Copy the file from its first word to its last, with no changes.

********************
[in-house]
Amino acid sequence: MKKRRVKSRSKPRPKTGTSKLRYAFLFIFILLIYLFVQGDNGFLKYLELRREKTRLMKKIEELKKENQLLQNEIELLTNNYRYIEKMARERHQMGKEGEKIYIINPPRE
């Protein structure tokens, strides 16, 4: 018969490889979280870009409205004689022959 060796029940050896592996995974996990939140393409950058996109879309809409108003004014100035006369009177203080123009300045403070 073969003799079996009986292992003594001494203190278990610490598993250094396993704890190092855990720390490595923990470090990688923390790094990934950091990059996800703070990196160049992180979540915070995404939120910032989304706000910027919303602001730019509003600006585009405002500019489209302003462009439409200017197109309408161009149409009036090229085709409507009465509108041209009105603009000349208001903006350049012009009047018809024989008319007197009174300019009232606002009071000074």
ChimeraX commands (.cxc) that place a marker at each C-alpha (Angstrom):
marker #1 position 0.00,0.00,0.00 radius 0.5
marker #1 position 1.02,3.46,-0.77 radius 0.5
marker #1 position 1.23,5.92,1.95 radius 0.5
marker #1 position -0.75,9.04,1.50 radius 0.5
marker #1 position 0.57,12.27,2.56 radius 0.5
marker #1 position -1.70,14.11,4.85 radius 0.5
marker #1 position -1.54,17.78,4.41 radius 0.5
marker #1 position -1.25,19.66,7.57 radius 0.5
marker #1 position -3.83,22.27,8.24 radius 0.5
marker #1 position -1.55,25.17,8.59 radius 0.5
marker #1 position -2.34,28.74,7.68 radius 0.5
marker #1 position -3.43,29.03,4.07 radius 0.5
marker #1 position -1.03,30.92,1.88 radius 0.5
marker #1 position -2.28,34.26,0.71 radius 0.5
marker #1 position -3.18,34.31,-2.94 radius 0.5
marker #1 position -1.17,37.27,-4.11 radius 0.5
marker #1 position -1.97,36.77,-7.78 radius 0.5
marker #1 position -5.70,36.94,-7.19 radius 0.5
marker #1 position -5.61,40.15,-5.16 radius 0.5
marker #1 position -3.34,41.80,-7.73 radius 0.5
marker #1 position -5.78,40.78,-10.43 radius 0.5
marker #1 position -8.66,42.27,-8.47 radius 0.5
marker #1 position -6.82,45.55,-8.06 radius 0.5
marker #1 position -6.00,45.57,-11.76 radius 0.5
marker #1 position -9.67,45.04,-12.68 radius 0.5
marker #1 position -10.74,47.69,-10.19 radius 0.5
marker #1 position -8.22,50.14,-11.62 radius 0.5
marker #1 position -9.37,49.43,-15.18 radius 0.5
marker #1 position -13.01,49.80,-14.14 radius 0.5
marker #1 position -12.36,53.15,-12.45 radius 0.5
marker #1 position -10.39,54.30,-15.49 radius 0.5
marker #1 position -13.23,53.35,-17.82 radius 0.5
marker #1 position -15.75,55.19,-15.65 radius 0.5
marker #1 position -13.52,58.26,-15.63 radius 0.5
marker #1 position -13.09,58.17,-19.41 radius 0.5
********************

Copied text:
[in-house]
Amino acid sequence: MKKRRVKSRSKPRPKTGTSKLRYAFLFIFILLIYLFVQGDNGFLKYLELRREKTRLMKKIEELKKENQLLQNEIELLTNNYRYIEKMARERHQMGKEGEKIYIINPPRE
């Protein structure tokens, strides 16, 4: 018969490889979280870009409205004689022959 060796029940050896592996995974996990939140393409950058996109879309809409108003004014100035006369009177203080123009300045403070 073969003799079996009986292992003594001494203190278990610490598993250094396993704890190092855990720390490595923990470090990688923390790094990934950091990059996800703070990196160049992180979540915070995404939120910032989304706000910027919303602001730019509003600006585009405002500019489209302003462009439409200017197109309408161009149409009036090229085709409507009465509108041209009105603009000349208001903006350049012009009047018809024989008319007197009174300019009232606002009071000074």
ChimeraX commands (.cxc) that place a marker at each C-alpha (Angstrom):
marker #1 position 0.00,0.00,0.00 radius 0.5
marker #1 position 1.02,3.46,-0.77 radius 0.5
marker #1 position 1.23,5.92,1.95 radius 0.5
marker #1 position -0.75,9.04,1.50 radius 0.5
marker #1 position 0.57,12.27,2.56 radius 0.5
marker #1 position -1.70,14.11,4.85 radius 0.5
marker #1 position -1.54,17.78,4.41 radius 0.5
marker #1 position -1.25,19.66,7.57 radius 0.5
marker #1 position -3.83,22.27,8.24 radius 0.5
marker #1 position -1.55,25.17,8.59 radius 0.5
marker #1 position -2.34,28.74,7.68 radius 0.5
marker #1 position -3.43,29.03,4.07 radius 0.5
marker #1 position -1.03,30.92,1.88 radius 0.5
marker #1 position -2.28,34.26,0.71 radius 0.5
marker #1 position -3.18,34.31,-2.94 radius 0.5
marker #1 position -1.17,37.27,-4.11 radius 0.5
marker #1 position -1.97,36.77,-7.78 radius 0.5
marker #1 position -5.70,36.94,-7.19 radius 0.5
marker #1 position -5.61,40.15,-5.16 radius 0.5
marker #1 position -3.34,41.80,-7.73 radius 0.5
marker #1 position -5.78,40.78,-10.43 radius 0.5
marker #1 position -8.66,42.27,-8.47 radius 0.5
marker #1 position -6.82,45.55,-8.06 radius 0.5
marker #1 position -6.00,45.57,-11.76 radius 0.5
marker #1 position -9.67,45.04,-12.68 radius 0.5
marker #1 position -10.74,47.69,-10.19 radius 0.5
marker #1 position -8.22,50.14,-11.62 radius 0.5
marker #1 position -9.37,49.43,-15.18 radius 0.5
marker #1 position -13.01,49.80,-14.14 radius 0.5
marker #1 position -12.36,53.15,-12.45 radius 0.5
marker #1 position -10.39,54.30,-15.49 radius 0.5
marker #1 position -13.23,53.35,-17.82 radius 0.5
marker #1 position -15.75,55.19,-15.65 radius 0.5
marker #1 position -13.52,58.26,-15.63 radius 0.5
marker #1 position -13.09,58.17,-19.41 radius 0.5